In the United Kingdom, like many countries, there is a very complicated tax system, a series of levies imposed upon both individuals, businesses and organisations.
These levies are payments that have to be made the government via Her Majesty’s Revenue & Customs (HMRC) and are based on either revenue or asset values depending on the nature of the tax.
While we all know about PAYE – the tax we pay on our wages – capital gains tax (CGT) is a slightly more complicated matter.
In the simplest of terms, capital gains tax is a levy on any realised increase in the value of a ‘possession’ or ‘property’, whether that possession is a physical object such as an antique clock, a precious metal, gold or silver, any financial investment, shares in a company or even cryptocurrency.
Capital gains are also paid on any realised increased value of a ‘bricks and mortar’ property, excluding your principal residence.
One thing to take particular note of is the term “realised increase in the value”. This term means the difference in the value of a property or a possession when it is sold, compared to its value when it was acquired.
As an example, imagine you have bought shares in a company, and those shares had a capital value of £20,000, in other words, they cost you £20,000 to buy. Over the next year, the value of those shares rose substantially, and you decided to sell them for £40,000. The “capital gain” would be £20,000.
Now, when it comes to CGT, for the amount of tax that has to be paid to HMRC, there is no fixed rate. Instead, the amount of capital gains tax that has to be paid is assessed based on the rate of income tax you currently pay, with an annual tax-free allowance of £12,300 for the tax year 2020/2021. This allowance means that you do not have to pay any CGT on the first £12,300 of any capital gain.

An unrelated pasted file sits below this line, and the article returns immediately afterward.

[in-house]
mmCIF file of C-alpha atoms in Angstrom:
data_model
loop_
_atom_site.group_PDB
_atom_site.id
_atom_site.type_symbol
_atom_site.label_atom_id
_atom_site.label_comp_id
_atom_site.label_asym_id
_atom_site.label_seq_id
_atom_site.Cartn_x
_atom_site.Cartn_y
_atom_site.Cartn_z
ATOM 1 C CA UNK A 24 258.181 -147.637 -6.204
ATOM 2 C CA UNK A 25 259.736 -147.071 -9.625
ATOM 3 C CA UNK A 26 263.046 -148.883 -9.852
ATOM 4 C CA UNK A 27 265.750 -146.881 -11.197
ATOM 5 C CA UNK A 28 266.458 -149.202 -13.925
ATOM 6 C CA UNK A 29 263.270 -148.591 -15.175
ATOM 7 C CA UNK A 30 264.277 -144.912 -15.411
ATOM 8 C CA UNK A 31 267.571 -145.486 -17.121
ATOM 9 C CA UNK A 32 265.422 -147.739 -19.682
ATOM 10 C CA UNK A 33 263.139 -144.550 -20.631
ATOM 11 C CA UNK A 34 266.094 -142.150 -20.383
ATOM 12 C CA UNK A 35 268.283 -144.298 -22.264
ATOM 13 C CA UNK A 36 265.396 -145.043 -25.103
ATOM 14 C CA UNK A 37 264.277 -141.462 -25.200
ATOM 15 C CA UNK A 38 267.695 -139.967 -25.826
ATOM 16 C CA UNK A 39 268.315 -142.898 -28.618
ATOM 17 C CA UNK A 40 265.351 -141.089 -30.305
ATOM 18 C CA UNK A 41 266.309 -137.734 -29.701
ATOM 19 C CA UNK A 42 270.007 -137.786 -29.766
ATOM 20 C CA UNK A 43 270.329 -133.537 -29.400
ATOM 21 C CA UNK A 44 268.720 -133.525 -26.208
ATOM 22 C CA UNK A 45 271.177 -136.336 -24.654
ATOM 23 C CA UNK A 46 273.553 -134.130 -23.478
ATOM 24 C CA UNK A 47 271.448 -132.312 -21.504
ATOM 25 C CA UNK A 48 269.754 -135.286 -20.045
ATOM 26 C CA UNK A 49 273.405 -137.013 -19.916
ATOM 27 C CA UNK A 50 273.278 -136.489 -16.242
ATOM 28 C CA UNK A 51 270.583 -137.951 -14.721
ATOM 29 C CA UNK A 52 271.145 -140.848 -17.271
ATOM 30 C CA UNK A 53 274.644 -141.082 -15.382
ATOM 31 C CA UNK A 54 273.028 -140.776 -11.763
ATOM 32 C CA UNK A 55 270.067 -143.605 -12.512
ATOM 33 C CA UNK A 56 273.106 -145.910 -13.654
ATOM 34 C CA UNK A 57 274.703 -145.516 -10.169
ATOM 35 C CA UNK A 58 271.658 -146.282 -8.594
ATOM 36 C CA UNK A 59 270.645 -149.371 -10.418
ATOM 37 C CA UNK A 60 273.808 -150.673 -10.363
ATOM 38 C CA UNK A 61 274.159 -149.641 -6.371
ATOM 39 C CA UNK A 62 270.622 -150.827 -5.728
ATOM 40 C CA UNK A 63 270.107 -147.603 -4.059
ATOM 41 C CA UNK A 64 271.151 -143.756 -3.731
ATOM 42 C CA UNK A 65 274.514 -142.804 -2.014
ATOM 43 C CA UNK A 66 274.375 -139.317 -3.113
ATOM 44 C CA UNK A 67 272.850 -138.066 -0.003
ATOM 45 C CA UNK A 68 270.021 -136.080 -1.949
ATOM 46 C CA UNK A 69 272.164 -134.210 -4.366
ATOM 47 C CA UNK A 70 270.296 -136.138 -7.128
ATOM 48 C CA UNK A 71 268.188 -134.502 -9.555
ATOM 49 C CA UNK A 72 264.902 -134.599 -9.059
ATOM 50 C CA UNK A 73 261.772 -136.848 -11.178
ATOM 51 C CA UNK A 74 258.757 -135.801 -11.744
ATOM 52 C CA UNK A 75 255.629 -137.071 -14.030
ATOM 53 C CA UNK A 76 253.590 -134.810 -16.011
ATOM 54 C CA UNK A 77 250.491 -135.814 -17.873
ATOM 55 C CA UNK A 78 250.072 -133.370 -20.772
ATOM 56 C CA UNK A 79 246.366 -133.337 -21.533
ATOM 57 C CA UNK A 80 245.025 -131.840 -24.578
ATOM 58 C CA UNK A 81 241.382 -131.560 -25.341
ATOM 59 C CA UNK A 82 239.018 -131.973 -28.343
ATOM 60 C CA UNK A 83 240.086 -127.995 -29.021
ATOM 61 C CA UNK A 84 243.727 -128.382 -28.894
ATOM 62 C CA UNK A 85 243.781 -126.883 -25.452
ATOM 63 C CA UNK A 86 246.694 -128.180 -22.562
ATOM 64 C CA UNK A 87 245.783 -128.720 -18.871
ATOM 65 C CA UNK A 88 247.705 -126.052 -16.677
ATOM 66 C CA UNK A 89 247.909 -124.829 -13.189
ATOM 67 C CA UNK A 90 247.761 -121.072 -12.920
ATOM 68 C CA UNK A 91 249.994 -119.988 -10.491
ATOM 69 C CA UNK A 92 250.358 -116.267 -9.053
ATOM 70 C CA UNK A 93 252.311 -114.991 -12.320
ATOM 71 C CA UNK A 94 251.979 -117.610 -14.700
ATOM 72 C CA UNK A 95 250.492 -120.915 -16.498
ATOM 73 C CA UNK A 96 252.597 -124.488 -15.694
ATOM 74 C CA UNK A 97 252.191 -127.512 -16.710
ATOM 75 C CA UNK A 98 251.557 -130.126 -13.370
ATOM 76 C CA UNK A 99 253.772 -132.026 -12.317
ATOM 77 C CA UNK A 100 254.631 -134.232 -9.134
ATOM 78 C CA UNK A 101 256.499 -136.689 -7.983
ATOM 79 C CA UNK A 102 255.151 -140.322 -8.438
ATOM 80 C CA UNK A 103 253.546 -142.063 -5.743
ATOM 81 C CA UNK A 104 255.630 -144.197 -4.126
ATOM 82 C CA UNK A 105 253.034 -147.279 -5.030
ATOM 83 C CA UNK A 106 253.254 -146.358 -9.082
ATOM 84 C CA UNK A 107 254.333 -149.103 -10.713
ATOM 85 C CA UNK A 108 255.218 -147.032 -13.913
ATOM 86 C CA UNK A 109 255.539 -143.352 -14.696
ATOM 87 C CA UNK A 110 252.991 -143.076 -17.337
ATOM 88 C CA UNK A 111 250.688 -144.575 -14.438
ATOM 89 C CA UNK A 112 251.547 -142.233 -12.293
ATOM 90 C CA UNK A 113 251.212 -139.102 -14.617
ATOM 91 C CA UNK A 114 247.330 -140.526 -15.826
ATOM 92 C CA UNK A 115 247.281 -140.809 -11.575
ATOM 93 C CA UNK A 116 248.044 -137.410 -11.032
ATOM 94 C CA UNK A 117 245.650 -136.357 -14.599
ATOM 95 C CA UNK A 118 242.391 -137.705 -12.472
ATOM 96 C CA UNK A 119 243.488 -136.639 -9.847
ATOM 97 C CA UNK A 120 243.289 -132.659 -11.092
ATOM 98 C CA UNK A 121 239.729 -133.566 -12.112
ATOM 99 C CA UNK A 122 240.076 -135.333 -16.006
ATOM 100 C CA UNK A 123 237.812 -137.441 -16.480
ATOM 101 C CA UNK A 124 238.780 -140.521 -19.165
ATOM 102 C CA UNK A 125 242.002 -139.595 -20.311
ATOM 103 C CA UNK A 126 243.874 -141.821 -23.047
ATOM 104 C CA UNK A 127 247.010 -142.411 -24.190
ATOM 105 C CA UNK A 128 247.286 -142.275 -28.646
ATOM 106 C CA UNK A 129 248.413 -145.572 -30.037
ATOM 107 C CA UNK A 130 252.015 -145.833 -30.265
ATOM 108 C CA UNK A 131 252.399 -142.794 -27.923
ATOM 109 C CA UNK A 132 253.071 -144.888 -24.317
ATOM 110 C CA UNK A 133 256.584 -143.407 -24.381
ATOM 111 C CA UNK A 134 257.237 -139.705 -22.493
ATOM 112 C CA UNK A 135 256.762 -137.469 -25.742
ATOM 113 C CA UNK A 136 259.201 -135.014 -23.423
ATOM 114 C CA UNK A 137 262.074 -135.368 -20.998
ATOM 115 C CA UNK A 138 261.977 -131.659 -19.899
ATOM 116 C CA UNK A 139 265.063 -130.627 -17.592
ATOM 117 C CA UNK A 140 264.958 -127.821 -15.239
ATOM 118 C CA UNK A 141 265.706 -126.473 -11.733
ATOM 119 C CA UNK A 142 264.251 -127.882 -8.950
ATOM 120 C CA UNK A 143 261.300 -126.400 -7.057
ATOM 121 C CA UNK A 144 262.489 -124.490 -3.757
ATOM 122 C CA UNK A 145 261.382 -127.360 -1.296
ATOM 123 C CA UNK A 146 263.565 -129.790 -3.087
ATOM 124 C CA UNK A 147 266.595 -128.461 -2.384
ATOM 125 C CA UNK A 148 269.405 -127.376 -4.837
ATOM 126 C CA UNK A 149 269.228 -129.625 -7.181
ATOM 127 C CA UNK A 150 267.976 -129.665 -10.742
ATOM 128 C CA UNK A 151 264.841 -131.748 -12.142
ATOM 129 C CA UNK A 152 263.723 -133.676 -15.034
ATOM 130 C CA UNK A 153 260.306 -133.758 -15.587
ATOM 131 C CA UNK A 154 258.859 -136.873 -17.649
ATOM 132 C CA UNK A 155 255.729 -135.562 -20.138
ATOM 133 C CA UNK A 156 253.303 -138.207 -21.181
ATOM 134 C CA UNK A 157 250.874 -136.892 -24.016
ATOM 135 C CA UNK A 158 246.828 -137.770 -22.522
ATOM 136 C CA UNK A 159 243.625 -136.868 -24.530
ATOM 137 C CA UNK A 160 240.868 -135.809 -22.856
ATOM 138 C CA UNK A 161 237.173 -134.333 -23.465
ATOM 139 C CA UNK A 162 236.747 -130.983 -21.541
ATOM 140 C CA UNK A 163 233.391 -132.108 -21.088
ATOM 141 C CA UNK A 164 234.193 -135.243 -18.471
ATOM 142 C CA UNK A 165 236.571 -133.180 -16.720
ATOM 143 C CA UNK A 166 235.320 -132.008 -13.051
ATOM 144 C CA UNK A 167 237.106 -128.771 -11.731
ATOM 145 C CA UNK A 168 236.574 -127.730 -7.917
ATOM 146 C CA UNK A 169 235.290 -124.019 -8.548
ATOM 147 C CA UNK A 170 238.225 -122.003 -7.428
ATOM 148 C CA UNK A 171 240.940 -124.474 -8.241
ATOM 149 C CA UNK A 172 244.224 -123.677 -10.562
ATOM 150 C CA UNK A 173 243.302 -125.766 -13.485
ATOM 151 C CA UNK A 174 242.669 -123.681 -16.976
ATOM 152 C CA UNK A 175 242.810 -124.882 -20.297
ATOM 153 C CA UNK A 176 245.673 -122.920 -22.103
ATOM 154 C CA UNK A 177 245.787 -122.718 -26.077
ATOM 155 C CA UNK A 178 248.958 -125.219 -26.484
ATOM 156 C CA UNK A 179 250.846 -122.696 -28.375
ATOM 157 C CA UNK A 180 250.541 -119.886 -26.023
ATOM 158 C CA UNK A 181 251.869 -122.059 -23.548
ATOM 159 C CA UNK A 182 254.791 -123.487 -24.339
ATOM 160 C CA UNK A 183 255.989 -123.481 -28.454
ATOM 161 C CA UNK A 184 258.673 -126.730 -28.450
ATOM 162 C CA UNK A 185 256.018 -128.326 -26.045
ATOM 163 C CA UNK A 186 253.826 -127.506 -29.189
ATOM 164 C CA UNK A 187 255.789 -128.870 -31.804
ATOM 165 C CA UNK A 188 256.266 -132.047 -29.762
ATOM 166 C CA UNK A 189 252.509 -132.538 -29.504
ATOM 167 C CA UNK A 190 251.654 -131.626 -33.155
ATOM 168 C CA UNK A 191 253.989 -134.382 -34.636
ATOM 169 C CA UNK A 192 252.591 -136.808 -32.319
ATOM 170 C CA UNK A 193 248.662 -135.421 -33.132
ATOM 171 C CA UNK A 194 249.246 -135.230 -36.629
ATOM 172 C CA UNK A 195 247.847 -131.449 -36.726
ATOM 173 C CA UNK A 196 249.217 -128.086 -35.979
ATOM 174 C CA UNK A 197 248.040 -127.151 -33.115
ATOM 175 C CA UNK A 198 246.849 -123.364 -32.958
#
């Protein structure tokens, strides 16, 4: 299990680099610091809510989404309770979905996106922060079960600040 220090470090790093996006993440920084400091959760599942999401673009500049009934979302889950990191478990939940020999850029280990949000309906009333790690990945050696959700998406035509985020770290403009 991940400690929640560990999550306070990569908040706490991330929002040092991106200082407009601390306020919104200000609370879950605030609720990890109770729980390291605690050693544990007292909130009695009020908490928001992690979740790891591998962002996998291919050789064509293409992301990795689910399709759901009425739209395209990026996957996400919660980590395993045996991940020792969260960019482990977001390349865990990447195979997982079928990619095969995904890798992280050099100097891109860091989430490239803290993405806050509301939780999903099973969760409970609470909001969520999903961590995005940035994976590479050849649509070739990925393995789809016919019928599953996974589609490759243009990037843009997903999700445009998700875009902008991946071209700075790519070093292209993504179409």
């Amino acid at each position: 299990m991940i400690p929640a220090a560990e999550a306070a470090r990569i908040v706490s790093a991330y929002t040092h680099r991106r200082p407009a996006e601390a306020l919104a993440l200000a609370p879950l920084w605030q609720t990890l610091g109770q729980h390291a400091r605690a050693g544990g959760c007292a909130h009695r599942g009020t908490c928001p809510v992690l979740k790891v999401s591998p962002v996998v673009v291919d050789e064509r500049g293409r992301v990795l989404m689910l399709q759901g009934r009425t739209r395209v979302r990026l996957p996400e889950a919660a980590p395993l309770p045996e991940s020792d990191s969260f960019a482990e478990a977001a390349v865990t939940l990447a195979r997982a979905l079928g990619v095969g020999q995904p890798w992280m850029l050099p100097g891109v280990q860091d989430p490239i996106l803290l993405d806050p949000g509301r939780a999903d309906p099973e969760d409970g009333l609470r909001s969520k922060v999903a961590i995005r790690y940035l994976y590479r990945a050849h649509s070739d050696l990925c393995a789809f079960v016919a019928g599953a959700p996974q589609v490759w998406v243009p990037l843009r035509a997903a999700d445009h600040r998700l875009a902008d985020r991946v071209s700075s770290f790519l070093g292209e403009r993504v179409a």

So, to continue with the above example, when it comes to paying capital gains, only £7,700 of the £20,000 capital gain will be taxable (£20,000 gain – £12,300 allowance) = £7,700.
What is important to remember is that the capital gain relates solely to the realised increase in the value of possession, not the total sale price of the possession.
Capital Gains Tax Exemptions
Not everything is subject to full or any capital gains. The following is a shortlist of the most common items which are exempt from CGT:
- Personal possessions which have a value up to £6,000, though this also includes your car, whatever its value.
- Your main home or primary residence – holiday homes, buy-to-let, land and business premises, etc. are not exempt.
- Shares which you have in an ISA (Individual Savings Account) or PEP (Personal Equity Plan).
- Wins from gambling, the Lottery and Premium Bonds.
- UK government gilts.
The UK governments website has an excellent section on Capital Gains Tax here.
It should also be noted that if you have a negative capital gain after selling a particular possession – in other words, you sold it for less than you paid it – that loss can be offset against any other capital gain in that financial year. If you do not make any financial gain that year, the loss can be reported to HMRC, and the loss can be carried over into the next tax year.
Have you been the subject of a tax investigation? Can you limit the amount you pay? Look for further! Contact our tax solicitors to get advice and support that is tailored to your specific needs.
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